These days, my R1 sits just as a shadow of its former self.
I’m not going to lie.
Quitting anything cold turkey is hard, and it has been quite the internal struggle for me to relegate my R1 to a full-time trackbike, straight from being a daily workhorse for the last half-decade or so.
There are over 60,000 miles on the odometer of this bike when I took it off street-riding, at least 50,000 of which I racked up myself (I bought the bike in September 2008 with 12,000 miles). That’s an average of over 9,000 miles per year since taking ownership, from more-or-less year-round riding in all four of California’s seasons, to and from work, with practically every weekend of recreational riding, and a few thousand miles around a number of racetracks.
Circa 2008 – first photo I took of the bike.
That’s a lot of time spent on the bike, with a lot of adventures I’ve racked up in all the miles. The bike has seen so many changes and incarnations, always the subject of whatever idea would pop up in my head, whether from the desire to always improve something(s), or to serve a purpose far greater than myself and this passion of mine.
Circa 2009 – while I only meant to change the worn chain and sprockets then, I threw in the Marchesini wheels, and had the OEM swingarm welded Superbike-style. This was the start of the bike’s constant state of change.
Circa 2010 – what became of an idea to put my passion towards a greater cause…
…and on the track.
Even with all the mishaps and accidents that the bike and I would have, I was for the most part lucky to have been allowed a medium in which to indulge a selfish passion, and do selfless good for anyone other than myself. Not everyone can be so blessed to say the same about that which they passionately pursue.
So to go from being inseparable with my R1, to it only racking track miles now or otherwise sitting in my garage?
It’s been a hard transition, especially in the first few weeks, exacerbated by the fact that the bike is right there, sitting where I can see it on a day-to-day basis. I could ride it, and I certainly didn’t have to remove all the lights and mirrors that otherwise keeps it street-legal, but having done it the way I have I feel really helped me in staying true to my decision. It’s because I can’t just ride it whenever I want is what keeps me from falling off my self-imposed wagon.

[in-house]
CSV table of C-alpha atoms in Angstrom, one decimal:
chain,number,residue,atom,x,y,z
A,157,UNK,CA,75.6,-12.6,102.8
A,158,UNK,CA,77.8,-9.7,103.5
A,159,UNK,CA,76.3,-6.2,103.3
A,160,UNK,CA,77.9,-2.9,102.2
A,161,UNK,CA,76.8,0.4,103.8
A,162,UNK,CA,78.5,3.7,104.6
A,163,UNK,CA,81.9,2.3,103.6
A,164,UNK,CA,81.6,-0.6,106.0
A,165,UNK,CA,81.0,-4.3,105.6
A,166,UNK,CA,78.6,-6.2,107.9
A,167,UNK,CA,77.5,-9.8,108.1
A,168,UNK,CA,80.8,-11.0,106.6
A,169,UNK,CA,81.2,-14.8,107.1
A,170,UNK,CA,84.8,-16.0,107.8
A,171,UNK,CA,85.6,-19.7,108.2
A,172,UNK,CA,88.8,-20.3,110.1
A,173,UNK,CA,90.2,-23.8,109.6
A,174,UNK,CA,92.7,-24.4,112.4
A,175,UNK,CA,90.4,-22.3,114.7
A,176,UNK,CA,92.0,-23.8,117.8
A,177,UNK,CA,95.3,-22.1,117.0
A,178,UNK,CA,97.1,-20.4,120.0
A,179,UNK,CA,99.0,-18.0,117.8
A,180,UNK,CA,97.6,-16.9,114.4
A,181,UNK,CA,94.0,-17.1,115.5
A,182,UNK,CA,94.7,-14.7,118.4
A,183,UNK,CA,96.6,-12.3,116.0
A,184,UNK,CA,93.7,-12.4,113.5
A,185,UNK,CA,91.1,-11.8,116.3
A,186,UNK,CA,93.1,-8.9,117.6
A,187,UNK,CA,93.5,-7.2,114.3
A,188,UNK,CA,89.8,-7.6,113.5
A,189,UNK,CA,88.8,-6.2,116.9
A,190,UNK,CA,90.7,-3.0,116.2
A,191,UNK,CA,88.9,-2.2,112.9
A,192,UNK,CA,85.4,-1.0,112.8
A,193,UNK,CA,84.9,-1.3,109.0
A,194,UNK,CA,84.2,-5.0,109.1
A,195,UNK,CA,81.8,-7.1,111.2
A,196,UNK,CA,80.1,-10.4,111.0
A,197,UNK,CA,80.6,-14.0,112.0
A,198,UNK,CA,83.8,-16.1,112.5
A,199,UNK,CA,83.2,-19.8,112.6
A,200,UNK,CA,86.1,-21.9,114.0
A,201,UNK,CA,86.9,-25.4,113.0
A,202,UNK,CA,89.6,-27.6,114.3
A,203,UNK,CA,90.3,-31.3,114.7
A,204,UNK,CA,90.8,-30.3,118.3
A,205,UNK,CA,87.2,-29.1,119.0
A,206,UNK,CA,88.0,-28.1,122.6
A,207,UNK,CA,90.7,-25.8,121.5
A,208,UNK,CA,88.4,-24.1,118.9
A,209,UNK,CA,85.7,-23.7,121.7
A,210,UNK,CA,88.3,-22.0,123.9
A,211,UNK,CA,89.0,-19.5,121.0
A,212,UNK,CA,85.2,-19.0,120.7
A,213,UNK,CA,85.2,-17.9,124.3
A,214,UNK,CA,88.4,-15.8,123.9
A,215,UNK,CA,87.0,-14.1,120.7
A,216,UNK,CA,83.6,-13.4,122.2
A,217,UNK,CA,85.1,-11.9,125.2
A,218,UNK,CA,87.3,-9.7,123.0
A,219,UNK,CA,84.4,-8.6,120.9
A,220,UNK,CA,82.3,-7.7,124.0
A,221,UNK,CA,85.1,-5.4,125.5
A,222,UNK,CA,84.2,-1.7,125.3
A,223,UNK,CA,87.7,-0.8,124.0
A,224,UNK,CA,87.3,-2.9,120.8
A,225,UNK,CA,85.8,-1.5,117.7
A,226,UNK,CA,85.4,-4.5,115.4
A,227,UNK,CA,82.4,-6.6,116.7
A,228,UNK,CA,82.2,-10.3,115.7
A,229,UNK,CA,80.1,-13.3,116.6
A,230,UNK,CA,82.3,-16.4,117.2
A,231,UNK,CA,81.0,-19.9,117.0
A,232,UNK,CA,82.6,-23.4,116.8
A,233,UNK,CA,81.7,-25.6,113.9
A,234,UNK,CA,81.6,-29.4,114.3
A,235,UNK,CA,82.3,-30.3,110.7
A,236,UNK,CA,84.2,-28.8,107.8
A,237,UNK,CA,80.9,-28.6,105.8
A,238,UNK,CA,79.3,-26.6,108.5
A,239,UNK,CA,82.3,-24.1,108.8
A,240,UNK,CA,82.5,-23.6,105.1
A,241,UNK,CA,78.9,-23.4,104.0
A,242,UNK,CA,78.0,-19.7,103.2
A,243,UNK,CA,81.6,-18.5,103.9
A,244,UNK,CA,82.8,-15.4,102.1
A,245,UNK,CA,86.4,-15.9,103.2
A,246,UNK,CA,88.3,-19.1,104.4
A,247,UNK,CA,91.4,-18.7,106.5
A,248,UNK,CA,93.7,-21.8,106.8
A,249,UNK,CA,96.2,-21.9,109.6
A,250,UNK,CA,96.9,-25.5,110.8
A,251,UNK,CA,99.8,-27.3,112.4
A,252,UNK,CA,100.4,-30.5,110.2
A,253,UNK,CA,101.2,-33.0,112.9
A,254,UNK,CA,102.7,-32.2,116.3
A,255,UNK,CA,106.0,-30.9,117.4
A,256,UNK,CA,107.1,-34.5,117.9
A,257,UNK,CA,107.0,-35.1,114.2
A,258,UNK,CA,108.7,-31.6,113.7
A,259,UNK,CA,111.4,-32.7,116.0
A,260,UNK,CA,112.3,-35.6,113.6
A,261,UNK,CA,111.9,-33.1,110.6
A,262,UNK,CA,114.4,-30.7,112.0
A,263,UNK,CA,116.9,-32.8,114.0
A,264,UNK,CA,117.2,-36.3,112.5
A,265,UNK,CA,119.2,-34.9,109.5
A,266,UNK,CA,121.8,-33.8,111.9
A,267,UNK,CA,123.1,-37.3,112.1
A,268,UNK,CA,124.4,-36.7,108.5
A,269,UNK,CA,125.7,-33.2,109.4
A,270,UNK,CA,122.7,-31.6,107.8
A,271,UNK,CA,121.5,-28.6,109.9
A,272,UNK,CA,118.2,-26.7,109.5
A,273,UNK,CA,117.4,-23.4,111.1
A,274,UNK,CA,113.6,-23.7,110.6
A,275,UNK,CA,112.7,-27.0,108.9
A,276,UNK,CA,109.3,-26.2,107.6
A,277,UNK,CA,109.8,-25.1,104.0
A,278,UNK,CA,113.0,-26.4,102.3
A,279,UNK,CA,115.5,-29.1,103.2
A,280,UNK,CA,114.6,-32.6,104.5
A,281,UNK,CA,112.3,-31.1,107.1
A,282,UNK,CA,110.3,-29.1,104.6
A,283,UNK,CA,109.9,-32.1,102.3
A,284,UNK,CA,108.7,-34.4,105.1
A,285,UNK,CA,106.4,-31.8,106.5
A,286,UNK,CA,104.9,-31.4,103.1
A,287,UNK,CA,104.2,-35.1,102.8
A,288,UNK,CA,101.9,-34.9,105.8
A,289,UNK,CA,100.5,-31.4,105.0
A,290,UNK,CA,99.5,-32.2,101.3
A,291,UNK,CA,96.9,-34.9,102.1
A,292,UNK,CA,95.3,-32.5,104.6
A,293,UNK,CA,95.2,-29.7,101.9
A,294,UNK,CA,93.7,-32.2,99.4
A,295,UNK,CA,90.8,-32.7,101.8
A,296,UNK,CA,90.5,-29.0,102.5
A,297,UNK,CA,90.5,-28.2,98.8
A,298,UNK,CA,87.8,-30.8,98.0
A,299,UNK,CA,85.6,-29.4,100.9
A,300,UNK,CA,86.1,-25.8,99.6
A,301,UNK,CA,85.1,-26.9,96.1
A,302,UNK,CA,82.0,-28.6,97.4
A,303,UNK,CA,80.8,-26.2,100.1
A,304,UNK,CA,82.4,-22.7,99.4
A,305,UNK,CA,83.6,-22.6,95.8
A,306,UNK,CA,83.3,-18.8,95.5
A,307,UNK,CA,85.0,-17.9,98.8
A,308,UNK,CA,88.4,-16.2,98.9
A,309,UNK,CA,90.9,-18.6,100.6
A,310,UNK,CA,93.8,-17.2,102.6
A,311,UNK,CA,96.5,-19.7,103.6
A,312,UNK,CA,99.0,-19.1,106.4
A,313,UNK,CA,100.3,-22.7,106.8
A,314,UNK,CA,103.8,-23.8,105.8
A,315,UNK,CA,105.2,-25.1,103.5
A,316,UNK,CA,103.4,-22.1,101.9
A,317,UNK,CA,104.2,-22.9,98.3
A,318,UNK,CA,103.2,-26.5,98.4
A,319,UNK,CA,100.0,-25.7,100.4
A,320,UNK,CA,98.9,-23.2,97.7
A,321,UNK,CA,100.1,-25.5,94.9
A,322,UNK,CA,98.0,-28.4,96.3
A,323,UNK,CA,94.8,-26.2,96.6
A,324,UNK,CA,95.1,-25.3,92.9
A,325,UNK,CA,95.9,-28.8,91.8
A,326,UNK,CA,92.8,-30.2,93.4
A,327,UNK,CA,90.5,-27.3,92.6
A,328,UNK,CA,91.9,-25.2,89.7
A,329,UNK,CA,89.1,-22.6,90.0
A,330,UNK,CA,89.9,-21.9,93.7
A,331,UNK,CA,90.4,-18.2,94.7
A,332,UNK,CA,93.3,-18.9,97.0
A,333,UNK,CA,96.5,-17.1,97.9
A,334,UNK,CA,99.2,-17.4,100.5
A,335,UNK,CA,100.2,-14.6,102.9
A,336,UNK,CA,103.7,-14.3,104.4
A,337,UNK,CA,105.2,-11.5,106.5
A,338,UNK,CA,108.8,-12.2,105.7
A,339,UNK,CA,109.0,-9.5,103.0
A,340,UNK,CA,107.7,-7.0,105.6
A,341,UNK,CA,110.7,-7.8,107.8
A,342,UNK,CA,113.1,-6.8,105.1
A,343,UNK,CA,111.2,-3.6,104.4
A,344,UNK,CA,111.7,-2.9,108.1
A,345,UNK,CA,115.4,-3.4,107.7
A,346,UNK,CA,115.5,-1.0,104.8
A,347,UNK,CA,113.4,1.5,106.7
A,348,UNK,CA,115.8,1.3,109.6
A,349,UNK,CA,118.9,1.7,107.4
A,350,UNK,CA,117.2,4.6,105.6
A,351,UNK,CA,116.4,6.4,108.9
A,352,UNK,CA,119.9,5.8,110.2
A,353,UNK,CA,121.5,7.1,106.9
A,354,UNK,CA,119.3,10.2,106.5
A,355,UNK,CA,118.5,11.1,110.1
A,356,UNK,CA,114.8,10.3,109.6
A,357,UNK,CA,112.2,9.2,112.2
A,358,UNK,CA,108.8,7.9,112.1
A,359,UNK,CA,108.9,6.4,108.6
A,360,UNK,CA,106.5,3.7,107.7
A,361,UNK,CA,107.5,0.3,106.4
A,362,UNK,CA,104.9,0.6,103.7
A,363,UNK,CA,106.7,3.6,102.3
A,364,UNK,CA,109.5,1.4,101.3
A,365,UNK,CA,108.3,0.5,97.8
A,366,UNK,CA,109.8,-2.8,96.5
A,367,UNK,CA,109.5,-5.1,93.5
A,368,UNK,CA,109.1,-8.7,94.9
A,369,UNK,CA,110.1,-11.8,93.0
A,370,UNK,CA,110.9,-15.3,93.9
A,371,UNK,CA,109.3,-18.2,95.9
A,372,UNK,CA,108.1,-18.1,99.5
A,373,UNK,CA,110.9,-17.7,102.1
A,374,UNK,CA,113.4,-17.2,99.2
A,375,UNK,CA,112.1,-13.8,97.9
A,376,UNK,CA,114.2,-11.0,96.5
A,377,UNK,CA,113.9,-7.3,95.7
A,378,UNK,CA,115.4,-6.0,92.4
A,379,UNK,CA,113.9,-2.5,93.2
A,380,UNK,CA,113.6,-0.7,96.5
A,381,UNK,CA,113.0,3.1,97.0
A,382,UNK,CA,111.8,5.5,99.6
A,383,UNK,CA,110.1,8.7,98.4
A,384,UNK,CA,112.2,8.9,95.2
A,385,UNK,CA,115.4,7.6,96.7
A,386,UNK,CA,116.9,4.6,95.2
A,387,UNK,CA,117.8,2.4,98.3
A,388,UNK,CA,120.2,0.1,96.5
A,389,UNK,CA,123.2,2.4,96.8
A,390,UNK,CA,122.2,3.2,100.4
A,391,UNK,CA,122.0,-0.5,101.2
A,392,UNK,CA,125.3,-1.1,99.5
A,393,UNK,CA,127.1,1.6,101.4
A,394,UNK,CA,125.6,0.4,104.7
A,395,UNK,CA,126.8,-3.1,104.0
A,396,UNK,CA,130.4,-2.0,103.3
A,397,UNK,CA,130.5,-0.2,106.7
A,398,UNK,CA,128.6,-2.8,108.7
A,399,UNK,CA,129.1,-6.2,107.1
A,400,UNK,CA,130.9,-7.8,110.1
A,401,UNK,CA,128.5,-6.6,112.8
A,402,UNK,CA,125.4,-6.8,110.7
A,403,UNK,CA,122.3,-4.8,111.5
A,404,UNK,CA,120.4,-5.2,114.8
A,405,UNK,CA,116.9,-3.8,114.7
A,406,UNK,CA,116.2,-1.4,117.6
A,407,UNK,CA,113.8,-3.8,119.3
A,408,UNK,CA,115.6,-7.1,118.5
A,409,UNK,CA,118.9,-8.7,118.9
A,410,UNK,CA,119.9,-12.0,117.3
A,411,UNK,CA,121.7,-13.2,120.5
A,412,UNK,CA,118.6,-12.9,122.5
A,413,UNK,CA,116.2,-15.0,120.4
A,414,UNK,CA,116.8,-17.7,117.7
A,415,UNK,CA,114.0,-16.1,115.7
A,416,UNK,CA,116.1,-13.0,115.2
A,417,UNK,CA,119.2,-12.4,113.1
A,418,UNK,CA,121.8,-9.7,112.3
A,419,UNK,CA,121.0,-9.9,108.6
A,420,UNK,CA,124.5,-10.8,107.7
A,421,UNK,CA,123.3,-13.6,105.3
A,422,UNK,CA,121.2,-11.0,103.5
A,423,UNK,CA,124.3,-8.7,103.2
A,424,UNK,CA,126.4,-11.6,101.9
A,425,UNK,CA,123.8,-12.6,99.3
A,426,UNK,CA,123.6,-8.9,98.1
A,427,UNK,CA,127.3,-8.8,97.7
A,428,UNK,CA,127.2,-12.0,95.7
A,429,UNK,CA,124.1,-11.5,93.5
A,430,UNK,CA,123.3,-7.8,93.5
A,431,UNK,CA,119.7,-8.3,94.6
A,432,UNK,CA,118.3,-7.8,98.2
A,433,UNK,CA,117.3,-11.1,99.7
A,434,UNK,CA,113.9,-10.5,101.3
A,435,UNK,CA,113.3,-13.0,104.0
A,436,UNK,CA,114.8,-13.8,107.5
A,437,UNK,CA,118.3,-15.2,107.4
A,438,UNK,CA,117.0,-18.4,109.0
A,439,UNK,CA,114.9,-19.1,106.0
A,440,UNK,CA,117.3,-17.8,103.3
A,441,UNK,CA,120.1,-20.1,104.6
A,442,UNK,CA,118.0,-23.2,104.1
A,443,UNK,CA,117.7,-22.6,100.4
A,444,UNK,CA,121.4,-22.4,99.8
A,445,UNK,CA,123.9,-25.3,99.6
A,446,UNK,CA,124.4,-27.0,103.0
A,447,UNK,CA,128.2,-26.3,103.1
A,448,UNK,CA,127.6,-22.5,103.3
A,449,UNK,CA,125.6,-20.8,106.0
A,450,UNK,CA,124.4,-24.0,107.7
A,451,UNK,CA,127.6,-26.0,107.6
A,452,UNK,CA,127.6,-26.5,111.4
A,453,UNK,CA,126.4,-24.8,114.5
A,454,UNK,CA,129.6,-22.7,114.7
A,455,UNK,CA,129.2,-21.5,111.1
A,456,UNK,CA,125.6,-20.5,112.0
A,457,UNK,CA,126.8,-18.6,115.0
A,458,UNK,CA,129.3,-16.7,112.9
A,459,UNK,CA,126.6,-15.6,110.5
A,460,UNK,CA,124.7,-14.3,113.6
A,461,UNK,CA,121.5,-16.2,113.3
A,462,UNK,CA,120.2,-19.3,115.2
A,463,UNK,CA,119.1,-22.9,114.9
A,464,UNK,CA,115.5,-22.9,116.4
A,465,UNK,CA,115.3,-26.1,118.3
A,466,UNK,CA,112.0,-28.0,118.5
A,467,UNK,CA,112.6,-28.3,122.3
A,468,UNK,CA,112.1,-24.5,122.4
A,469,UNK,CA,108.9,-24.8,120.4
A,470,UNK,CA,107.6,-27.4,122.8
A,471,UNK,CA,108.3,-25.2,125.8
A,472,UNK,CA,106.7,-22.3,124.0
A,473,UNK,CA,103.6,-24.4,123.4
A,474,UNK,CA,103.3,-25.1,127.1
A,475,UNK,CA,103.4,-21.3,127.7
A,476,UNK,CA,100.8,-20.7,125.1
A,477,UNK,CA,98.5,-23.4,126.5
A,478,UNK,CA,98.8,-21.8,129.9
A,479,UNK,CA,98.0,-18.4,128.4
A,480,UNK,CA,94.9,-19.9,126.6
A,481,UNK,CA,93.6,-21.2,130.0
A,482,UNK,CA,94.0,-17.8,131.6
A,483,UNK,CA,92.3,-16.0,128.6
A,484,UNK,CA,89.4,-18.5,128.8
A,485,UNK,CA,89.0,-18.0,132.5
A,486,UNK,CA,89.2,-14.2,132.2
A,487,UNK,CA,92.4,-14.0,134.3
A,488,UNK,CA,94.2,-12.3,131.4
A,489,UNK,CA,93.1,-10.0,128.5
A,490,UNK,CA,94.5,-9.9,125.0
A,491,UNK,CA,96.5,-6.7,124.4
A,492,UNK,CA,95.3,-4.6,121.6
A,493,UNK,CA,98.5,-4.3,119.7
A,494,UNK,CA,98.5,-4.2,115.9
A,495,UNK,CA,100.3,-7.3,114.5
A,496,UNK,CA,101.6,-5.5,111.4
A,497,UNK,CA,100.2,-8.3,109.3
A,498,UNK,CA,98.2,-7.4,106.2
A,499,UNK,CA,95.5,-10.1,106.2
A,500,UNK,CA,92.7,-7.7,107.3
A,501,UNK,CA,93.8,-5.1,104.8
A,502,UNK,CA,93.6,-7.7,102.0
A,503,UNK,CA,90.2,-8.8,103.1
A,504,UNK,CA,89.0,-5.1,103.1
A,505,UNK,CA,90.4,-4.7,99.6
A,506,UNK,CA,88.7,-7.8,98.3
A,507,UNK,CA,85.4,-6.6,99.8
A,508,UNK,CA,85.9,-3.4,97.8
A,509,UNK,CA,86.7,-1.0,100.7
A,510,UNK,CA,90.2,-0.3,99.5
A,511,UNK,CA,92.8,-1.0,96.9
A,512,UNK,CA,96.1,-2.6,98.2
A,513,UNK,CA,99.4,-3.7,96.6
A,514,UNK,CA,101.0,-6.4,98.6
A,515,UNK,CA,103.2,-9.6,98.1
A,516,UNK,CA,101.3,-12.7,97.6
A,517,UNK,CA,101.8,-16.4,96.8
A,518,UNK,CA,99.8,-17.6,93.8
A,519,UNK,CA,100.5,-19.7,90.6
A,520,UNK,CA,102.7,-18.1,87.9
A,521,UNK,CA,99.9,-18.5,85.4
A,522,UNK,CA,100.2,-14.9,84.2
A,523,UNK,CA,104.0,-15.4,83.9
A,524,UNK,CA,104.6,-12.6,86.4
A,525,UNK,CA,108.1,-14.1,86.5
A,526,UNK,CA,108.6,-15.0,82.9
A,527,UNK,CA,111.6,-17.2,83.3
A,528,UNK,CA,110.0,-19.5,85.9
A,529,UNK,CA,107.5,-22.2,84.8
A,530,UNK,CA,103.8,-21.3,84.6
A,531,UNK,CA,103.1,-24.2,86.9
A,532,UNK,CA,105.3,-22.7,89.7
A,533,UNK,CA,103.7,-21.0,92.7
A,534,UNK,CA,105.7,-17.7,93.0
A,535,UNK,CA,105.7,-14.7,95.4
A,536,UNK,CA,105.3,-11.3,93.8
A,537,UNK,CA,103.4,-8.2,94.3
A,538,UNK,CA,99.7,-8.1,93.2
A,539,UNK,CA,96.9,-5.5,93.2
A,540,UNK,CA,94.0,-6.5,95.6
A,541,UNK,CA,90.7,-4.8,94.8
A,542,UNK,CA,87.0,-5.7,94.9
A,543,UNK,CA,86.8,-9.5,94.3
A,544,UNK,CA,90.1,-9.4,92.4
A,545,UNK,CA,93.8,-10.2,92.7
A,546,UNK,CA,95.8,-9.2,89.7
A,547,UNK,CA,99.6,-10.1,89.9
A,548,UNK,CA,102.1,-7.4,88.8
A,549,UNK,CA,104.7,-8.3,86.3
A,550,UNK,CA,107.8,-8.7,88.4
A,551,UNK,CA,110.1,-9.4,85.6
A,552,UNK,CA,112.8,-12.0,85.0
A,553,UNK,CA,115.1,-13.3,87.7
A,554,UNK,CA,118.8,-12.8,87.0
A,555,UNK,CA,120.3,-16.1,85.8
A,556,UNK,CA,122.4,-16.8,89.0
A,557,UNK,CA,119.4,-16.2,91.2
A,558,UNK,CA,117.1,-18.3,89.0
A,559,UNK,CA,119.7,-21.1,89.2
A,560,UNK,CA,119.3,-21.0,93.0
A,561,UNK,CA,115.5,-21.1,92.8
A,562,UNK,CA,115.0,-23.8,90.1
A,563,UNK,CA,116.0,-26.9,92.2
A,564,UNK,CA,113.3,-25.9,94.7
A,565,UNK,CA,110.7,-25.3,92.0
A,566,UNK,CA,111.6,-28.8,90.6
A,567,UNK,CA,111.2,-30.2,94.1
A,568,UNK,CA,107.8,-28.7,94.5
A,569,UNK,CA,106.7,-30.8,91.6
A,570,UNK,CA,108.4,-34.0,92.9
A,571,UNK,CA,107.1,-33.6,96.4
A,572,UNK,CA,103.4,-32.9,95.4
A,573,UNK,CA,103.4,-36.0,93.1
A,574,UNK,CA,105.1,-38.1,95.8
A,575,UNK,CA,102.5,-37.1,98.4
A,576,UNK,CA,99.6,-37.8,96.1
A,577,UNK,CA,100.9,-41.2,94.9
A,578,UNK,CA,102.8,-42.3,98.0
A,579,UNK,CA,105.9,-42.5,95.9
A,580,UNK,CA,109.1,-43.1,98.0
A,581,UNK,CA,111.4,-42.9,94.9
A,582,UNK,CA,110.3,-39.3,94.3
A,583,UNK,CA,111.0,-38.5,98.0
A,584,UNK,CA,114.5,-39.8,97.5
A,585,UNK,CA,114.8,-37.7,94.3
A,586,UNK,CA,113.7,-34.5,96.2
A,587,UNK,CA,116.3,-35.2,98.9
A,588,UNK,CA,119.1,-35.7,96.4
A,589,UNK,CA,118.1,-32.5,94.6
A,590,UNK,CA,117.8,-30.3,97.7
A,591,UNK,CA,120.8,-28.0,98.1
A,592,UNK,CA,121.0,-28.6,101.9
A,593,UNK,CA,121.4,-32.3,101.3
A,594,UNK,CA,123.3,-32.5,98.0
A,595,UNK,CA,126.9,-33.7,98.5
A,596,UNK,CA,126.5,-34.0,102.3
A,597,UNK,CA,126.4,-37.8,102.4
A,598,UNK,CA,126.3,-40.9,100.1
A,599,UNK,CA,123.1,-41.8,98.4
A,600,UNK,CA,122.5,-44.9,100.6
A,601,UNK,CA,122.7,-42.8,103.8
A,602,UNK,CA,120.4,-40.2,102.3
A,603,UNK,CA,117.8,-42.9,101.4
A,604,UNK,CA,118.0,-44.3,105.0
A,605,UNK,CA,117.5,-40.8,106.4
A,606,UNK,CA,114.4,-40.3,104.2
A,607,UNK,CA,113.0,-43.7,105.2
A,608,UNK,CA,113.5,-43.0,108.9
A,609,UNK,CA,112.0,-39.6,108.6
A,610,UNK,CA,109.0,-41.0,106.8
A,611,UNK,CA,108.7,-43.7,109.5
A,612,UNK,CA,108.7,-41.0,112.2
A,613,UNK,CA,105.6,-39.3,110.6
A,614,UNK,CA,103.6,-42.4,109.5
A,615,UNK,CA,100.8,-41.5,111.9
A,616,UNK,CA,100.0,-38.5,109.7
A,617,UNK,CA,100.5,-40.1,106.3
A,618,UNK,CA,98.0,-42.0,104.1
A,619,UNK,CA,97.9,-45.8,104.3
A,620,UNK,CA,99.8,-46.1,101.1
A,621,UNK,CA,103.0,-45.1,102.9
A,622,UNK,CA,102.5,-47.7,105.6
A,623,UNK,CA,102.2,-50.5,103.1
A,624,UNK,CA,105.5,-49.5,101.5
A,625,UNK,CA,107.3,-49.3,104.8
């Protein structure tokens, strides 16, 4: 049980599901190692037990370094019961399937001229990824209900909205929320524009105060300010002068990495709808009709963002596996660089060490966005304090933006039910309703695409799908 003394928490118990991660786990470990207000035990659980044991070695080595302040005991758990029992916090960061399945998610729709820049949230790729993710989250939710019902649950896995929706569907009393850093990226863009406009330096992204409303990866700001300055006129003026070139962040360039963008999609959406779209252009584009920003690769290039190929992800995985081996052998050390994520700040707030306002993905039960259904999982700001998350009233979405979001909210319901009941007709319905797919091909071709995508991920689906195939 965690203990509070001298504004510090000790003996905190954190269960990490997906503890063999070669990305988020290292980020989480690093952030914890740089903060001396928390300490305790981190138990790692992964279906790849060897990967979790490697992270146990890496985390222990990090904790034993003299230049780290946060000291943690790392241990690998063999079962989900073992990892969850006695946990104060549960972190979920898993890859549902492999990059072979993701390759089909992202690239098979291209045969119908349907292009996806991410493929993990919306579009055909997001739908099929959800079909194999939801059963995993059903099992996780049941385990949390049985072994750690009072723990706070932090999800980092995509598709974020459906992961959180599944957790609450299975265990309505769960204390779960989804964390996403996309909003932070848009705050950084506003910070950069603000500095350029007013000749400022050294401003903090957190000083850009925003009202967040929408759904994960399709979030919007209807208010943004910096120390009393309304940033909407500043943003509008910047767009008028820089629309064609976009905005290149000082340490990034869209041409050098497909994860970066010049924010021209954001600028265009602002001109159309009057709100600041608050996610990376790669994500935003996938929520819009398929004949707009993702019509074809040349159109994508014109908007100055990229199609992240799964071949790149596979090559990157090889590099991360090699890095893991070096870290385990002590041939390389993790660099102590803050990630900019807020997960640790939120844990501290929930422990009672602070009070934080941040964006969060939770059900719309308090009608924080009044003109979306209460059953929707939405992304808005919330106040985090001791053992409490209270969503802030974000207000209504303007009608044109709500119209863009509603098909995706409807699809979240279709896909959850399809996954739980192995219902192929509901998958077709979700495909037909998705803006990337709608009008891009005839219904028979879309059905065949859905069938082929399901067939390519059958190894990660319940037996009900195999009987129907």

Circa 2013 – the zenith of my vision for the bike as my personal “superbike,” and how it had been up until I turned the page to the latest chapter.
But there is a flip-side to my self-inflicted torment.
The trackdays that I regularly do, albeit in a monthly frequency on average, have made me appreciate the few times that I finally get on the R1 and ride it – a different kind of appreciation that I had when I previously rode it more frequently. Absence after all, really does make the heart grow fonder, and I believe that if my R1 was not just an inanimate object, it would express its appreciation in being used solely for the purpose it was made – to be pushed uninhibitedly in an environment that allows it, exclusively.
There was always that feeling of overkill using this bike like I did commuting to work, and even sport-riding in the street. It was akin to using a supercar to do the same. Obviously, there is absolutely nothing wrong with that if one could, but it nonetheless screamed excess.
And so that’s what’s been helping me feel easier by the day about what I’ve done to my R1 now. I’m slowly letting go of my hang-up that I’m doing this bike a disservice by not riding it as frequently as I did, and instead I am becoming more at peace that I am now only using it not just for what I’ve built it up to, but for the purposes it was made for to begin with.
Though the bike gets very little use now relative to how it used to be, my enjoyment in each time cannot be quantified. And though it doesn’t look anything like how it used to for the past half-decade, it simply looks exactly like it needs to.
Just a motorcycle, or an adrenaline-filled syringe to shoot straight into your heart?